Exactly. And there are two profiles of these. The first one is somebody who had no plan at the time they were hired to steal, which could've been 20 years ago. And sometime between then and now, something's come along that's made them decide that stealing is what they should be doing. And then you have the people– I call them serial embezzlers, and they get hired to the practice, and steal, and get caught, and get fired, and then go somewhere else and repeat. In the first case, these people get close to a dentist because that's a natural thing that people working in small offices with shared problems do. In the second case, it's much more calculating. And from the perspective of any embezzler, as soon as they can get their doctor to think, “You know what? I could not function without her. I would be in such trouble if she ever left me,” as soon as you can get somebody to think that about you, the amount you can steal undetected goes up. Sometimes it's just a by-product of a long-term relationship. Sometimes it's very deliberate on the part of the thief to say, “I need to kind of snuggle up to this dentist so that they can't contemplate life without me,” and that will open their wall up much wider.
Yeah, and their heart as well. And it's heartbreaking when there's that type of theft. So do you want to share anything from your hall of shame? Any good stories or–?
All kinds. And I won't take away your reader's astonishment in doing a little bit of discovery there. A couple of things. We have what we refer to as a half-million-dollar club. So these are people who got $500,000 or more from their practice. We also have a million-dollar club which has seven members. So that's a rather exclusive fraternity. They're, I think, about 50 in the half-million-dollar club. Not quite as elite. Some of the embezzlers are, in one case, the daughter of the doctor. With some irregularity, we see doctors stealing from each other in a group practice, which surprises most dentists. I mean, they all tend to assume that somebody who shares their education and learned the same ethics that they did not would not steal. And really, this is a crime committed by team members, not doctors. And as I say, we typically have about 110 open cases at once. So that's what we're working on right now. Usually about somewhere between 7 and 10 of them involve other dentists.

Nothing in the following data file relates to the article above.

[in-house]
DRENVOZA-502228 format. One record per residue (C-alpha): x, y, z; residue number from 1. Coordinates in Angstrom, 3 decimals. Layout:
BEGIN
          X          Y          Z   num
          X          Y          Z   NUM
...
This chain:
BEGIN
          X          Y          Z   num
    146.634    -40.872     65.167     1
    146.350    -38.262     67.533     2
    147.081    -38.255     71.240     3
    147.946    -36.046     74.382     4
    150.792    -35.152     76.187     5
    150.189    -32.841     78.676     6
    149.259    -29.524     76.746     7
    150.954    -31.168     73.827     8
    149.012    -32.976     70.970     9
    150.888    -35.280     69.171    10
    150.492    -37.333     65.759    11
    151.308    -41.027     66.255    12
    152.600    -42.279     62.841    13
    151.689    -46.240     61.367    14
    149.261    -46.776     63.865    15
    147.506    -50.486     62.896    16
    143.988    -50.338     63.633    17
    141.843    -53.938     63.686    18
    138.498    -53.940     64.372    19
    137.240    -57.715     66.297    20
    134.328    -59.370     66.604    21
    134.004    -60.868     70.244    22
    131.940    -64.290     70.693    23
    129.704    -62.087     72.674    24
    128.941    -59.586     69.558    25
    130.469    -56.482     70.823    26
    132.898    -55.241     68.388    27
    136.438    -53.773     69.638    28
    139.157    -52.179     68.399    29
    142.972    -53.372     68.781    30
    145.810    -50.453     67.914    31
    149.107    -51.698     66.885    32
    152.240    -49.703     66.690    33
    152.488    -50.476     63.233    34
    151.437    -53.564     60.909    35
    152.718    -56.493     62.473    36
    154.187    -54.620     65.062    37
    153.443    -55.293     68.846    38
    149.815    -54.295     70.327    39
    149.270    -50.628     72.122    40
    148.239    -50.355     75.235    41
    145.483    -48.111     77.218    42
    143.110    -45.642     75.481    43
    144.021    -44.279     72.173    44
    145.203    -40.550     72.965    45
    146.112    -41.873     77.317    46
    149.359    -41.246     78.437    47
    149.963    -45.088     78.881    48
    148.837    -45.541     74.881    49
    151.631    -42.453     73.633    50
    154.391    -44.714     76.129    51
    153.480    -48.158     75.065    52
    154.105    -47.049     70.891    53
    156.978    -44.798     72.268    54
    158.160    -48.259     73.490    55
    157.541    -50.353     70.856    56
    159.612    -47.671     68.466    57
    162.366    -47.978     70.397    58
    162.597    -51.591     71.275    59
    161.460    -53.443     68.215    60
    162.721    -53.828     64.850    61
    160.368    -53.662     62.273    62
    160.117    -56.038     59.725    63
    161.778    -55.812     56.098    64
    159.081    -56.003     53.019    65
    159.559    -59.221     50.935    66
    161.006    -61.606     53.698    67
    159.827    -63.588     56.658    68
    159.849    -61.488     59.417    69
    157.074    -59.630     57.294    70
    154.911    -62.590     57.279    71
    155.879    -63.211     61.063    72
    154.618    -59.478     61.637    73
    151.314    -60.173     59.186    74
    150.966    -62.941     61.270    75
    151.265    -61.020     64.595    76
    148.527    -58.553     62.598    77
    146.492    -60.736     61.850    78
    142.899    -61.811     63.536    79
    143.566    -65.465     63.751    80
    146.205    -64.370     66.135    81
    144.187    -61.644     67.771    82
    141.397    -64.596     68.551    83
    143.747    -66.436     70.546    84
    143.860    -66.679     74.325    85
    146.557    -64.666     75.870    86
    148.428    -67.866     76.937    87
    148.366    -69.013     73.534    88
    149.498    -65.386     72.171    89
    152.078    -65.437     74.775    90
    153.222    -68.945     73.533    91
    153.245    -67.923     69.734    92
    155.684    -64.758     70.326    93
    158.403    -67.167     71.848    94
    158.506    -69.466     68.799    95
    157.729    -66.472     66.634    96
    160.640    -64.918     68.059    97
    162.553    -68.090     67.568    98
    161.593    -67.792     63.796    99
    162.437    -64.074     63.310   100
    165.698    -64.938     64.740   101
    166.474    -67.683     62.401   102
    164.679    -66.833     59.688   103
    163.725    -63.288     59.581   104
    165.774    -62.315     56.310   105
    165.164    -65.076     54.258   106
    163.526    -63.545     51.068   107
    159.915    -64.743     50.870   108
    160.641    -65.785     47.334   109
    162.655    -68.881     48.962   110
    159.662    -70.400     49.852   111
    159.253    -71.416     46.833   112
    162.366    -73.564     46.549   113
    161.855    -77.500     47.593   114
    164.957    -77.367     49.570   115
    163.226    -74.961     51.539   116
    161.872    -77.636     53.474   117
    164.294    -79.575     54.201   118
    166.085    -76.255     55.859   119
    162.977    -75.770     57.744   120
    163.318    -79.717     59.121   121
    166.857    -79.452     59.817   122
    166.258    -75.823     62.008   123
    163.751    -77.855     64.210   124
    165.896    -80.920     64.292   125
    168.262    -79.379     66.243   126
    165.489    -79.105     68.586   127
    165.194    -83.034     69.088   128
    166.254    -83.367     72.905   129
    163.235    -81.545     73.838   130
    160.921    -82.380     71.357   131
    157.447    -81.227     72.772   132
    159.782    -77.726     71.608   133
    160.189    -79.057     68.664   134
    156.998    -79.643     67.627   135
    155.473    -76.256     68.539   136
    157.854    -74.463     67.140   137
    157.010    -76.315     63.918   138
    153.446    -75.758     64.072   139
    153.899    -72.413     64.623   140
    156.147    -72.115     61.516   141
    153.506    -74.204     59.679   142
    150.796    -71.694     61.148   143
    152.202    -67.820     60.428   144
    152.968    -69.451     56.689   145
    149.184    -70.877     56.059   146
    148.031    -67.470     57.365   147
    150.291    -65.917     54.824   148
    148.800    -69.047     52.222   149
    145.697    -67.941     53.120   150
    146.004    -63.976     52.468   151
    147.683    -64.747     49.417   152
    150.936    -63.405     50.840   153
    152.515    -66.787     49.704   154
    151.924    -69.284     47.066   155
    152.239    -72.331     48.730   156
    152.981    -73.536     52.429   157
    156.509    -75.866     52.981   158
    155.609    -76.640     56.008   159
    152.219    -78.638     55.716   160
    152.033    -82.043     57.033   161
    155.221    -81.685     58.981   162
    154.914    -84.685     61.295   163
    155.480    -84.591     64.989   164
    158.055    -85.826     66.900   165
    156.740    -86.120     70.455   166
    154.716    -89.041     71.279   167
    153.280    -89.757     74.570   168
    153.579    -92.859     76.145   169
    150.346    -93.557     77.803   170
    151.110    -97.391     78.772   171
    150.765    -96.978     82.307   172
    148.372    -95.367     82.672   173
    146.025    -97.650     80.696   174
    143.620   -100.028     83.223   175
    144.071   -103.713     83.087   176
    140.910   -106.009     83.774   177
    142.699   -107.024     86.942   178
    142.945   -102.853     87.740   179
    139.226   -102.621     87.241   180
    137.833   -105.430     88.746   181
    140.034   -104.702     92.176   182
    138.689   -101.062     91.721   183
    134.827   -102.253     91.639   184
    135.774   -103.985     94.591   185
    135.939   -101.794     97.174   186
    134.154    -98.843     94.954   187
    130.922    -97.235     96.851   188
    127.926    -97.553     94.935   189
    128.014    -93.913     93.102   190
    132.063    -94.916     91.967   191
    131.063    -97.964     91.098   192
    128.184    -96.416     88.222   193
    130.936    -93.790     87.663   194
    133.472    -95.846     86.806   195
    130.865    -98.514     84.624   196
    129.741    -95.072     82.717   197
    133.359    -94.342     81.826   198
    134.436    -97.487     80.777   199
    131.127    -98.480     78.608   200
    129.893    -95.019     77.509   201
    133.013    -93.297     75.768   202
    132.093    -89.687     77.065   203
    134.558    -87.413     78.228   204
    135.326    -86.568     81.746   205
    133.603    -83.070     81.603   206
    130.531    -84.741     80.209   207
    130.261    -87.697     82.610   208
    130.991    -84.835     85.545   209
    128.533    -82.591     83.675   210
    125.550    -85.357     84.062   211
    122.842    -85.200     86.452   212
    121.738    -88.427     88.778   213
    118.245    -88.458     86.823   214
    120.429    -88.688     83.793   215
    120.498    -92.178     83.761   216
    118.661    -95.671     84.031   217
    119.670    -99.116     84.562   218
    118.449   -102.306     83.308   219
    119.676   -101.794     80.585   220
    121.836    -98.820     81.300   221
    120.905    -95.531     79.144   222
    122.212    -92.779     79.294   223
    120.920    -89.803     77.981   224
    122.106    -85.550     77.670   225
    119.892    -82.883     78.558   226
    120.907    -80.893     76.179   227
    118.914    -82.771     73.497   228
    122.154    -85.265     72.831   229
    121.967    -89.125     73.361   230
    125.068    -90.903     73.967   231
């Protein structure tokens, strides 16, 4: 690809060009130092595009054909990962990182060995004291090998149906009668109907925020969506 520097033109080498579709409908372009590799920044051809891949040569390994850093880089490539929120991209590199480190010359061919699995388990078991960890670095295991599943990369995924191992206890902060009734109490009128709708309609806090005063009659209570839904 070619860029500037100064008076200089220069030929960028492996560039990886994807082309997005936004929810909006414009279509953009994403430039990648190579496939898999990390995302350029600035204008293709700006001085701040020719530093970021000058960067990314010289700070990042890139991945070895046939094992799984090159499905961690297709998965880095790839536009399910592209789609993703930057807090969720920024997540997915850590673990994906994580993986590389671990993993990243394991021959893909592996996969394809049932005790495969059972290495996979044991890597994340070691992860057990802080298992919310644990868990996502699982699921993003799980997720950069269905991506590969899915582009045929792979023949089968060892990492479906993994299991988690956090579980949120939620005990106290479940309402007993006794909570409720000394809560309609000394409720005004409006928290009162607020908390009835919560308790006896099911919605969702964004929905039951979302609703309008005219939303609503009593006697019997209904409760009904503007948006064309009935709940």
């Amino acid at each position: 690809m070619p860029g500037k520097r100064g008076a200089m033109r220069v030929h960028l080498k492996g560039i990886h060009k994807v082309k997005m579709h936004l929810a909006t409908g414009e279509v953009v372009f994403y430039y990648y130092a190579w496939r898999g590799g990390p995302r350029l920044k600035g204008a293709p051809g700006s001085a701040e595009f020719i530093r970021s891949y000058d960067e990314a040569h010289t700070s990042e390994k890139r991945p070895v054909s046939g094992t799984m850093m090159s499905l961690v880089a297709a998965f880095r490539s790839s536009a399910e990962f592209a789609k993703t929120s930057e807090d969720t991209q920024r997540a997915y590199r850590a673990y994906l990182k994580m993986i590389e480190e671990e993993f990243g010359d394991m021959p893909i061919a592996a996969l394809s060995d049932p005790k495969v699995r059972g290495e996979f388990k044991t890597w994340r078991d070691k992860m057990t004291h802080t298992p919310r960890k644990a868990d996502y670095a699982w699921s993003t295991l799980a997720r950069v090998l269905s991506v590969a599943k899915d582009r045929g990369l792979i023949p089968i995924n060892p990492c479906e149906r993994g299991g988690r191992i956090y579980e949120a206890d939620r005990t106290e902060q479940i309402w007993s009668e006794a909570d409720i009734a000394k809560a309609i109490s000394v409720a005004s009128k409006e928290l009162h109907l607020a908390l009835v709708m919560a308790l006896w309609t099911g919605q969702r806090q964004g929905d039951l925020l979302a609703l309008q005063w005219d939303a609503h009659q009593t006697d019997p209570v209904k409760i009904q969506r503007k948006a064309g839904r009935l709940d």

Yeah. Wow. That is more than I thought it would be.
Well, especially when you consider that the majority of dentists practice solo. So the only place you can possibly have that kind of theft is in a group practice. So yeah, it happens more than perhaps people think. The other one that always surprises people is when a spouse embezzles.
Yeah. [inaudible] that. Yeah.
I work for my wife, who's a dentist, as her office manager, and I've decided I'm going to leave her. So the next thing I do is I go see one of those horrible creatures called a divorce attorney. And the divorce attorney says to me, “So, David, your only source of income is your wife's practice, right?” And I say, “Yes, that's right.” “And, David, what do you think she's going to do when you tell her that you're leaving her?” And my answer would be, “Well, logically, she's going to take me off the payroll.” So the attorney's going to say to me, “I'm not going to tell you how to do this, but I'm going to tell you what you have to do. You need money under the mattress because, when you drop the bomb on your wife, you need to find a new place to live. You need to buy groceries and, not least important at all, you need to pay me, your bloodsucking divorce attorney [laughter].” So you can see where this is going.
Yes, I can.